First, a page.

There was sun this afternoon, after a few days of on and off rain (64 °F/ 17 °C).
It was good to escape from the house for a bit, and take a few pictures of birds and bees and blooms.
Today is the 15th annual Endangered Species Day.
Check out this picture of the ‘ghost dog’ of the Amazon rain forest.
When the night has been too lonely and the road has been too long
And you think that love is only for the lucky and the strong
Just remember in the winter, far beneath the bitter snows
Lies the seed, that with the sun’s love in the spring becomes the rose
– first recorded by Bette Midler for the soundtrack of the 1979 film The Rose, lyrics by Amanda McBroom
I found these beautiful poppy flowers in a scruffy back alley here on Capitol Hill.
From Wikipedia: Ancient Egyptian doctors would have their patients eat seeds from a poppy to relieve pain. Poppy seeds contain small quantities of both morphine and codeine, which are pain-relieving drugs that are still used today.
Here’s a tulip from my walk around the block tonight.
It might be a broken tulip: one infected with a plant virus called a potyvirus. The virus infects the bulb and breaks the single color in the petals. Bars, stripes, streaks, flames or feathers of different colors can be the result.
Unfortunately the virus is not benign — it eventually kills the bulb. The Semper Augustus with its fine red and white stripes was a broken tulip, famous for being the most expensive tulip sold during tulip mania. It is now long gone, and growing broken tulips (except under supervision) is illegal in the Netherlands.
We had gusty winds on Saturday. The wind blew a robin’s nest out of the tree in front of my house – at least I think it’s a robin’s nest. Other birds lay blue eggs as well. As far as I can tell, there were no chicks that came down with the nest.
Happy Earth Day!
Denis Hayes, who coordinated the first Earth Day 50 years ago, April 22, 1970, was a graduate student at Harvard at the time. These days he is president and C.E.O. of the Bullitt Foundation, wdenbis hayes hich funds environmental causes in Seattle. He is chairman emeritus of Earth Day 2020.
Hayes wrote in an essay in the Seattle Times, saying that ‘Covid-19 robbed us of Earth Day this year. So let’s make Election Day Earth Day.’ He wants his readers to participate in the ‘The Most Important Election of Your Lifetime’. ‘This November 3,’ he wrote, ‘vote for the Earth.’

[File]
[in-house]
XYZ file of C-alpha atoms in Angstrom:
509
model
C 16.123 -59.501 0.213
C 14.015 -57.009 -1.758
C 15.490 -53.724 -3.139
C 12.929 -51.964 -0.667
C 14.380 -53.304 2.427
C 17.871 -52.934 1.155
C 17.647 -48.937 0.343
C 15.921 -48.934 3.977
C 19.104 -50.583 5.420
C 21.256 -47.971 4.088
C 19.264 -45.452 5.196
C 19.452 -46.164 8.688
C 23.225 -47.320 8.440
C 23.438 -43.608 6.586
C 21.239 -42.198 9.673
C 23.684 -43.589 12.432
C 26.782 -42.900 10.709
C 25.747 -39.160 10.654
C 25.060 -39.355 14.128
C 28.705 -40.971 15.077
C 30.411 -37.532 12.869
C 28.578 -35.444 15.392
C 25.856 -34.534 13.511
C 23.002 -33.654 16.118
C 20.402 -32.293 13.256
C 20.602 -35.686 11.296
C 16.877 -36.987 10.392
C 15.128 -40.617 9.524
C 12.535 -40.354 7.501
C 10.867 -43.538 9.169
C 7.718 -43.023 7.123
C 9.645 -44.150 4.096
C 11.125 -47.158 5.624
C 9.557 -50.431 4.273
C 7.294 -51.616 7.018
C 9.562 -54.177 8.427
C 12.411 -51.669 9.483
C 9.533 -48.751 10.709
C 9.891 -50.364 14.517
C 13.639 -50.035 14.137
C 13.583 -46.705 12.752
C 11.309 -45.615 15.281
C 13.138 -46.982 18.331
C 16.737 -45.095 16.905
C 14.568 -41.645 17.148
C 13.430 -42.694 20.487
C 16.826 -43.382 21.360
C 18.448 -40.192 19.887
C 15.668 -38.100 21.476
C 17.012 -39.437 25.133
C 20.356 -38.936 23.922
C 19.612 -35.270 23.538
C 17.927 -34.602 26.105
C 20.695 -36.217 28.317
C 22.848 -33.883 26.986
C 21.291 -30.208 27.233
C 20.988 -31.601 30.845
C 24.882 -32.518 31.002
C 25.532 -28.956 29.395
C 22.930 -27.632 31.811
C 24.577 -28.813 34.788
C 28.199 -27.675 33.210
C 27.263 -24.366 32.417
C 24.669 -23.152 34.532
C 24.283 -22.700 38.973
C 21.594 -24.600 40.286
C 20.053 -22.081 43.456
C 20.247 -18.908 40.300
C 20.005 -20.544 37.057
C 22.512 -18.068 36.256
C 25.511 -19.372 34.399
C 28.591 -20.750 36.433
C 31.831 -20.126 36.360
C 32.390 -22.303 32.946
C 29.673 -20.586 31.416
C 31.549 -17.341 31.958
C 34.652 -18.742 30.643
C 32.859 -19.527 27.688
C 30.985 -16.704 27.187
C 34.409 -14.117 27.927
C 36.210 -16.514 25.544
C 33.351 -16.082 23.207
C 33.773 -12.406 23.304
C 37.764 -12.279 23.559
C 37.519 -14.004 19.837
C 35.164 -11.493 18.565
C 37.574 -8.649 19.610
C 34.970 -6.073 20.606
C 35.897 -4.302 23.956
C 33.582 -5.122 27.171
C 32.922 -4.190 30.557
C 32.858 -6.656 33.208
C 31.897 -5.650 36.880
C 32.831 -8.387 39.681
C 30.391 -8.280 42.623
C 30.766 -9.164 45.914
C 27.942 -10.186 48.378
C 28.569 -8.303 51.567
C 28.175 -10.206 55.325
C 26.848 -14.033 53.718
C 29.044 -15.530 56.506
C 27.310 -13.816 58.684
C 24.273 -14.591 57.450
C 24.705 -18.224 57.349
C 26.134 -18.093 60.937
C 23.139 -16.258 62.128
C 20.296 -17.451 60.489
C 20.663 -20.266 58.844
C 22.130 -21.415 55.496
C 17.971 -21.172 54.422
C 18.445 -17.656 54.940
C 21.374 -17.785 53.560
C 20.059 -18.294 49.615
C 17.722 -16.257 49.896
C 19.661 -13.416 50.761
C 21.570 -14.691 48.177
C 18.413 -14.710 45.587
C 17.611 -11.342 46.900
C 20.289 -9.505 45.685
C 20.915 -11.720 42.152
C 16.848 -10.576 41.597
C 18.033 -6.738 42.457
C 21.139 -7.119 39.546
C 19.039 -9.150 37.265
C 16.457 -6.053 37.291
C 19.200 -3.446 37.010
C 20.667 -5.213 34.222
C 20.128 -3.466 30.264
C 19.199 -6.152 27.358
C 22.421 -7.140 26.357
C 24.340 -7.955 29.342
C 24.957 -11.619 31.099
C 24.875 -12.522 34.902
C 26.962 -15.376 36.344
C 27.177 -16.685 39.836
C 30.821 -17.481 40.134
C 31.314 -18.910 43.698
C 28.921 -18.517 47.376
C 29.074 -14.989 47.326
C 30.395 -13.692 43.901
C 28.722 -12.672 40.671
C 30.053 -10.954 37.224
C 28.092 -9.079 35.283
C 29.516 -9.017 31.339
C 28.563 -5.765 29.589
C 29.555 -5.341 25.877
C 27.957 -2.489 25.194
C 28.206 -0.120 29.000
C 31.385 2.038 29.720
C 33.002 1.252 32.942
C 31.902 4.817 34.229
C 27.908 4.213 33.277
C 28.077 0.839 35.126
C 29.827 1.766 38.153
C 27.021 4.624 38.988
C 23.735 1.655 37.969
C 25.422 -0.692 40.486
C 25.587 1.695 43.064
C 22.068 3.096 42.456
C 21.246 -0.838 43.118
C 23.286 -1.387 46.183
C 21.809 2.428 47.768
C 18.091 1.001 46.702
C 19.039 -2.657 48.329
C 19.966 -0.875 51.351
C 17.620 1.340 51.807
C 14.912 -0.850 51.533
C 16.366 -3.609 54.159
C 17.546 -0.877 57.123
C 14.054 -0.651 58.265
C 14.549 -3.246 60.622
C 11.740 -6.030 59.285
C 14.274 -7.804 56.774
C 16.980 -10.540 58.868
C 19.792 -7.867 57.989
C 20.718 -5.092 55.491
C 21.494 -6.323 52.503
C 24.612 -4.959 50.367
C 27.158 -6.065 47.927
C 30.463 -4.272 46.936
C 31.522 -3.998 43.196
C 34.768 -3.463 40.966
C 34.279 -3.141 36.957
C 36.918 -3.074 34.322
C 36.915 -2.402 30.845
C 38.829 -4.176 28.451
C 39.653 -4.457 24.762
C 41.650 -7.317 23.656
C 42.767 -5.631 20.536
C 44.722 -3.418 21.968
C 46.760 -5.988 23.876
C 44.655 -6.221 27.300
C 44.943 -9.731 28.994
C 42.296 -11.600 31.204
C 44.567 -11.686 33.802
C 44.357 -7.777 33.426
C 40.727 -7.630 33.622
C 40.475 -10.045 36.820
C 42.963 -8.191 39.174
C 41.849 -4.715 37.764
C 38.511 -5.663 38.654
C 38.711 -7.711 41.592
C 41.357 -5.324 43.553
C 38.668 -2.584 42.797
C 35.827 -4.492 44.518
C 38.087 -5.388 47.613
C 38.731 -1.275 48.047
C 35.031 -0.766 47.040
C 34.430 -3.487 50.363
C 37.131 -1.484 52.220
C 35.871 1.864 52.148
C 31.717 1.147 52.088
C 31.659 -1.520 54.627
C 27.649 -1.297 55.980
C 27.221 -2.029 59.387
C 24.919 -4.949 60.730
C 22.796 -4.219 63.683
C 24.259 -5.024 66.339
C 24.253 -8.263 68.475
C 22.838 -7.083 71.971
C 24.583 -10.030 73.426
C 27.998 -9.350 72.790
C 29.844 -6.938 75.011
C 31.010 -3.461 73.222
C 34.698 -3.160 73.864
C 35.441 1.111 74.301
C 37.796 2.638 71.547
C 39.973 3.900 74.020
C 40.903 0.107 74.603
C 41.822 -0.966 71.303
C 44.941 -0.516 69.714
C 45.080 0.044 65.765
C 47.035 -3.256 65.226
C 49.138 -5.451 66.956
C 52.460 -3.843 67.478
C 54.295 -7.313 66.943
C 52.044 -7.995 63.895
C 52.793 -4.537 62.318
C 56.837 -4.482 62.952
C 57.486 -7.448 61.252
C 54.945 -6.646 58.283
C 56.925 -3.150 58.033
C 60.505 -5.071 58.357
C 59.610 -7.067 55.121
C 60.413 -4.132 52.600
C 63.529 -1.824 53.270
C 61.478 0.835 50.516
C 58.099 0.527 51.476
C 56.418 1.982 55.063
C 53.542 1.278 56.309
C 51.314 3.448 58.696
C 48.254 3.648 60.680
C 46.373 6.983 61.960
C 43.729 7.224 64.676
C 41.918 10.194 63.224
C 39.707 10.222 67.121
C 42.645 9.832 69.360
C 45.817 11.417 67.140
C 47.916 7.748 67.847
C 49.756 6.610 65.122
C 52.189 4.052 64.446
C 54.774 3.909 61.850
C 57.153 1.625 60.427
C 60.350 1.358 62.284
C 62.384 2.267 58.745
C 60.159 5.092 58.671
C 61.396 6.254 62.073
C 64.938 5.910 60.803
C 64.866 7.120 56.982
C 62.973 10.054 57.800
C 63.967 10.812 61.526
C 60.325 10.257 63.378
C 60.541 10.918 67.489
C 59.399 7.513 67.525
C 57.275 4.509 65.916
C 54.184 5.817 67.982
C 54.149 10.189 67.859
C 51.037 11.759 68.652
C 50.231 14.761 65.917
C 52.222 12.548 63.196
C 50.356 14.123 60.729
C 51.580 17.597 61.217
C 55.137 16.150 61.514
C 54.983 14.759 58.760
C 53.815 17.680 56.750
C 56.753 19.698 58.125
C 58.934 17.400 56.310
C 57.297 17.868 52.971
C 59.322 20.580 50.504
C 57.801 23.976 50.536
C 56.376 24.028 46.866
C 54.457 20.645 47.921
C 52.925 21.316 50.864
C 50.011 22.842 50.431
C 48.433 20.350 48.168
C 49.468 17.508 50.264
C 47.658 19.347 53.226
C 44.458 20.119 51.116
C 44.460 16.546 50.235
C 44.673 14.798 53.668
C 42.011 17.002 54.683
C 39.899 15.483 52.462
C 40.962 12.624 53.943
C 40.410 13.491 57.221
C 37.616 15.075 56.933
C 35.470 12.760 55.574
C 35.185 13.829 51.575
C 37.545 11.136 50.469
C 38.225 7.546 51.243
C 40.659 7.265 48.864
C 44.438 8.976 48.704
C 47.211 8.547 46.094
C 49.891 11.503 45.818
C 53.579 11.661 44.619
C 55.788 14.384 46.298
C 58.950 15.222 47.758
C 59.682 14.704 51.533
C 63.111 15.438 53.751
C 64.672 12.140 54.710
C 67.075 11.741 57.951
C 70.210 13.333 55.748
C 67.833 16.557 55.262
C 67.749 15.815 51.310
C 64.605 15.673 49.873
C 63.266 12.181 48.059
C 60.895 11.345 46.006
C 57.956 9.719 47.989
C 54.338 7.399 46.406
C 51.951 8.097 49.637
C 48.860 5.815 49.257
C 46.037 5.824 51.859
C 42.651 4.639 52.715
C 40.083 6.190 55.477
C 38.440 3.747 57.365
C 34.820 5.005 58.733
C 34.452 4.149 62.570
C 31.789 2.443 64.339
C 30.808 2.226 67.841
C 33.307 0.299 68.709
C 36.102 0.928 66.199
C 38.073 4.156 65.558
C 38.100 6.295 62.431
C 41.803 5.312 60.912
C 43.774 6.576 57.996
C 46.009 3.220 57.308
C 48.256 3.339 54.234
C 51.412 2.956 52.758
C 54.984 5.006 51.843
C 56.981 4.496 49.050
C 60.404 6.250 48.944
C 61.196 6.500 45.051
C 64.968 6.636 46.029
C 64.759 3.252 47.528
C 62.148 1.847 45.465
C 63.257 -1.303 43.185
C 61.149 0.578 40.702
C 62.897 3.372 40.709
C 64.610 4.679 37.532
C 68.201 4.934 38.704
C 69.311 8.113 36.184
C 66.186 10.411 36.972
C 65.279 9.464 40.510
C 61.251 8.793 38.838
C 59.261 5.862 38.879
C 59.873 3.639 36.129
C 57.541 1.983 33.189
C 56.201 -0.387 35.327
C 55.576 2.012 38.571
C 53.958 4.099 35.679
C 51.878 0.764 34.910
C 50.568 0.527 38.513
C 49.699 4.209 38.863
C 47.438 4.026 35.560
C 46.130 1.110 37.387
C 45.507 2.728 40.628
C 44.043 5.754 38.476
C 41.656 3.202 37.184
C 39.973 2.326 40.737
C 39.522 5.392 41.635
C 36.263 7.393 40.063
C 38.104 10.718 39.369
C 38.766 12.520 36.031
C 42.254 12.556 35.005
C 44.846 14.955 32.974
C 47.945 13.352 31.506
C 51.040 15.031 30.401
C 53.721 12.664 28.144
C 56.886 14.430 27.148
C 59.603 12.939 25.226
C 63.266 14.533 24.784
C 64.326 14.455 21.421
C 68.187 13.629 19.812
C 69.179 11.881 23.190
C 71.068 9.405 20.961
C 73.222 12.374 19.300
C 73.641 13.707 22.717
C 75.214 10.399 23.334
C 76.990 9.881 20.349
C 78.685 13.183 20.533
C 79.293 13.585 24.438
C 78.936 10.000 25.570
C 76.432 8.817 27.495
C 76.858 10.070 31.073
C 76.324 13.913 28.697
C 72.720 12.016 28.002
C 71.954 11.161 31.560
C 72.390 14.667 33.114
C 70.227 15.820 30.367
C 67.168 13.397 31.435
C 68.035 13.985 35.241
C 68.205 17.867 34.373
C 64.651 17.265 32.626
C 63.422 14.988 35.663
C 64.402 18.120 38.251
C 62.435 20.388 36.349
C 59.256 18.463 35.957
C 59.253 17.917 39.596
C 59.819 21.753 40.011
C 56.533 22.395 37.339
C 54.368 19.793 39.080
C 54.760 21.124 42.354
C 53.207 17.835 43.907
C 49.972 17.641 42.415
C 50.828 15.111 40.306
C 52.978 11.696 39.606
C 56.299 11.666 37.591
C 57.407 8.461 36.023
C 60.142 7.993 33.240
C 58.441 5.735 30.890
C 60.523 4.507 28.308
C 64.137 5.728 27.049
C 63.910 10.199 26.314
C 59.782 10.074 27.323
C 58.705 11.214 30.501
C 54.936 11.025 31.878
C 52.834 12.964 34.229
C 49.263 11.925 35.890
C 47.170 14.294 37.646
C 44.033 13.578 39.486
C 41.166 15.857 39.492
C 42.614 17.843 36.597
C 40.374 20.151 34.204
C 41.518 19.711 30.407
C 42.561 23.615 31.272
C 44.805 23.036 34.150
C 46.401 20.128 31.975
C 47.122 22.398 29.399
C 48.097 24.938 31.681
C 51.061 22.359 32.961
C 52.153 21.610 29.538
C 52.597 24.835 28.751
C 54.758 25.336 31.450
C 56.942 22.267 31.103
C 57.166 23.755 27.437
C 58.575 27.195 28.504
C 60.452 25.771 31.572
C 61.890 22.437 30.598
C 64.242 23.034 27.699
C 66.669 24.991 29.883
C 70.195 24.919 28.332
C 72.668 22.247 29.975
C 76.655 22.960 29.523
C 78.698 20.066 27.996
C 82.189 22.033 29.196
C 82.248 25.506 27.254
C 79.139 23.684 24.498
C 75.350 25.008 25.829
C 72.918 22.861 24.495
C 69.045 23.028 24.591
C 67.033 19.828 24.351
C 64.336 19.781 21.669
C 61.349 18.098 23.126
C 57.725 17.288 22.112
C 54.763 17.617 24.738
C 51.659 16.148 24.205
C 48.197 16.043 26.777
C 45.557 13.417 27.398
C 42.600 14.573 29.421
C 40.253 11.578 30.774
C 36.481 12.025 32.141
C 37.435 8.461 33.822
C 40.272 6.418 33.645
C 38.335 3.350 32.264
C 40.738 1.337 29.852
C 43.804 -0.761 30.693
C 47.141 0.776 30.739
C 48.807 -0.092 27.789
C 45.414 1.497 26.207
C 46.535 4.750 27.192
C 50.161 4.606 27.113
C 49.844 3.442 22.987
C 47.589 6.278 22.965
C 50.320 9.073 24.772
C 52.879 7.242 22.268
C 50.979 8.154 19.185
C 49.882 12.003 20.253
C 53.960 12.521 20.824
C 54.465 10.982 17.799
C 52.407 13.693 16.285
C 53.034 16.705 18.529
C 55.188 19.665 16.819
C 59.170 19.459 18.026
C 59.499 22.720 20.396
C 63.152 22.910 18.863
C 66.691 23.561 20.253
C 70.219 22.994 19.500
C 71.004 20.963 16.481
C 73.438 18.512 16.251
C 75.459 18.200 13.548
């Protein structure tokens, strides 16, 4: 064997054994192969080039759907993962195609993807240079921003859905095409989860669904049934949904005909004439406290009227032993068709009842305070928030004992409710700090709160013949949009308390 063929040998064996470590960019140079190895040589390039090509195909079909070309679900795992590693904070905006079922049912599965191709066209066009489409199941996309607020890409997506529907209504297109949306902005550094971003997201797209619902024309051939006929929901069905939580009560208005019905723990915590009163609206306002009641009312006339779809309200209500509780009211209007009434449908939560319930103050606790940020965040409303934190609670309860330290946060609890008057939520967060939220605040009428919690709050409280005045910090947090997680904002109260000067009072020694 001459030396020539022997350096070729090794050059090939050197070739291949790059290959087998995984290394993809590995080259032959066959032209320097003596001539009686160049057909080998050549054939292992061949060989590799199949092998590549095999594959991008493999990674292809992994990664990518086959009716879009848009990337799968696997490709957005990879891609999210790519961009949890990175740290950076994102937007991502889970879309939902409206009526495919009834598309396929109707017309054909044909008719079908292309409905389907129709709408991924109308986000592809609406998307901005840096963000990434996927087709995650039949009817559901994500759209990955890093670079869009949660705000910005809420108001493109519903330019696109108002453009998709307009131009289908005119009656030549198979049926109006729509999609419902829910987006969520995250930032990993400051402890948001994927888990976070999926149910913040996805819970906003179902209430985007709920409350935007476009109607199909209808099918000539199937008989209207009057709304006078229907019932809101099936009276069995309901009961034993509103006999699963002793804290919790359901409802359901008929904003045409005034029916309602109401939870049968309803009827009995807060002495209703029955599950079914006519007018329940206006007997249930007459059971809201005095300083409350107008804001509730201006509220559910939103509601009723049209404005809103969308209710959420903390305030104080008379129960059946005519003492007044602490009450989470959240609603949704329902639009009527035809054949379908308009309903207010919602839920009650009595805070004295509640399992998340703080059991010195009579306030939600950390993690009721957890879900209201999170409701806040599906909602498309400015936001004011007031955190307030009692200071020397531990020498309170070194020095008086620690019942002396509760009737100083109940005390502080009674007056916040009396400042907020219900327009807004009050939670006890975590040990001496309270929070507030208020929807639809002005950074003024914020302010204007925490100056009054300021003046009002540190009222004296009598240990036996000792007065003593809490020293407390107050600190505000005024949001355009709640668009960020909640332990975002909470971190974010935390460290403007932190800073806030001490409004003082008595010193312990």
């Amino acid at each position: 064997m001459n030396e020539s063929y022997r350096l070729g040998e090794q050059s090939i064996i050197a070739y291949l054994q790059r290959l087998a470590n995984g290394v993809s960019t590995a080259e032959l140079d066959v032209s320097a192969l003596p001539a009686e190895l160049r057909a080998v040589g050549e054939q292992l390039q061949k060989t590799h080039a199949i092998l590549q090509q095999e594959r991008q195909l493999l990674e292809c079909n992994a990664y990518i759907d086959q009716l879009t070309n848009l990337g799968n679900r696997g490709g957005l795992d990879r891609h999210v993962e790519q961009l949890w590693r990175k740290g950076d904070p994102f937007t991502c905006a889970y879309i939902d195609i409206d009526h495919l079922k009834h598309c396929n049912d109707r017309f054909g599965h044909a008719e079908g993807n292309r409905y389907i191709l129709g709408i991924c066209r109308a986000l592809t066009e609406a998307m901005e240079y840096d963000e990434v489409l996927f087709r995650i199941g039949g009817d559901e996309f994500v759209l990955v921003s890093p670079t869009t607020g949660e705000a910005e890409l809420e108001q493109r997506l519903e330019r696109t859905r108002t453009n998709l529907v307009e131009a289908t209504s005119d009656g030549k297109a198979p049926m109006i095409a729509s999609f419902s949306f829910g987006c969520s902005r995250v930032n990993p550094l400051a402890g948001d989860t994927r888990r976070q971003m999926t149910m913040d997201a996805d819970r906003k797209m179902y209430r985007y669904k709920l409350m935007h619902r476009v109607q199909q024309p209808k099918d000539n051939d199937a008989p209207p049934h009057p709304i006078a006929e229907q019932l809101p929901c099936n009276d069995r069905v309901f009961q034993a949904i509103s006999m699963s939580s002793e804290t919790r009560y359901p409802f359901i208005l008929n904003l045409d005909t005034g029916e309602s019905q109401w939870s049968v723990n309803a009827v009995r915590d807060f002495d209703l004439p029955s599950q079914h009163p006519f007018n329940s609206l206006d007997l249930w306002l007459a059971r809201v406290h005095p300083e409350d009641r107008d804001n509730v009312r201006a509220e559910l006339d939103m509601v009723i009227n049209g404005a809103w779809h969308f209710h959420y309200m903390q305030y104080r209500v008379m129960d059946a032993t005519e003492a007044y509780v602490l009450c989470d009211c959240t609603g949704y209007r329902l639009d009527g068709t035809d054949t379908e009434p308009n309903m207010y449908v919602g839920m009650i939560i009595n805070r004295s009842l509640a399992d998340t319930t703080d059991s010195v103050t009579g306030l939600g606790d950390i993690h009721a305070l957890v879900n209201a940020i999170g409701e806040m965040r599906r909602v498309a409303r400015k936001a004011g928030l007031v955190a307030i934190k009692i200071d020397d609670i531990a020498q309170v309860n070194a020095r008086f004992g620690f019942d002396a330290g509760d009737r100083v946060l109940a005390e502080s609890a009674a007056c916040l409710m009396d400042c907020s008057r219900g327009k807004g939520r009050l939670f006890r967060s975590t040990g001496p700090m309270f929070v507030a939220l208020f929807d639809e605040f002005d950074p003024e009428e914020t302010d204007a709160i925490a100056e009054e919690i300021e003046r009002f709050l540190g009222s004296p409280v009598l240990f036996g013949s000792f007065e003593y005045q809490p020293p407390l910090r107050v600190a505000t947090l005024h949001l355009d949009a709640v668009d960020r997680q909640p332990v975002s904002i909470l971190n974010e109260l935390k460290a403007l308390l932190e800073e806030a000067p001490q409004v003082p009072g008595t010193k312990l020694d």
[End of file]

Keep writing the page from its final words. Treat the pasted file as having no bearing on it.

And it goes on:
More robin pictures. I took these on Sunday, and the tree is the Douglas fir in my backyard.
South Africa is under national lockdown orders, as is much of the world.
This pride of lions is enjoying the warmth of the quiet tar road just outside of Orpen Rest Camp. These ones are resident on neighboring Kempiana Contractual Park, and wandered over to Kruger National Park.
Pictures were taken by Section Ranger Richard Sowry, and tweeted from Kruger National Park@SANParksKNP.
There were three woodpeckers (Northern flickers/ Colaptes auratus) in the alley, at the back of my house, at dusk tonight.
One was looking for bugs in the wooden utility pole — and found one.
Nearby on the overhead power lines, a male was courting a female.
Be careful, I thought : don’t let the sparks fly between you two.
Here are the ring-tailed lemurs at the Woodland Park Zoo in Seattle, enjoying their Easter treats (strawberries .. and ‘Was that all?’ they seem to ask).
Lemurs are classified as neither monkeys, nor apes: they belong to a group called prosimian primates. Prosimians have moist noses, and rely on their sense of smell to determine what is safe to eat — and to distinguish between individuals in their social groups.
The little bergenia ‘Bressingham White’ that I have in a pot, has produced its first flowers.
Tulips were coveted in the late 1500s in Europe, for their saturated, intense petal color — that no other cultivated plant had at the time.
At the height of Tulip Mania in the Dutch Golden Age (February of 1637), tulip bulbs sold for some 10,000 guilders: enough money to buy a mansion on the Amsterdam Grand Canal.
The market for tulip bulbs collapsed soon after that.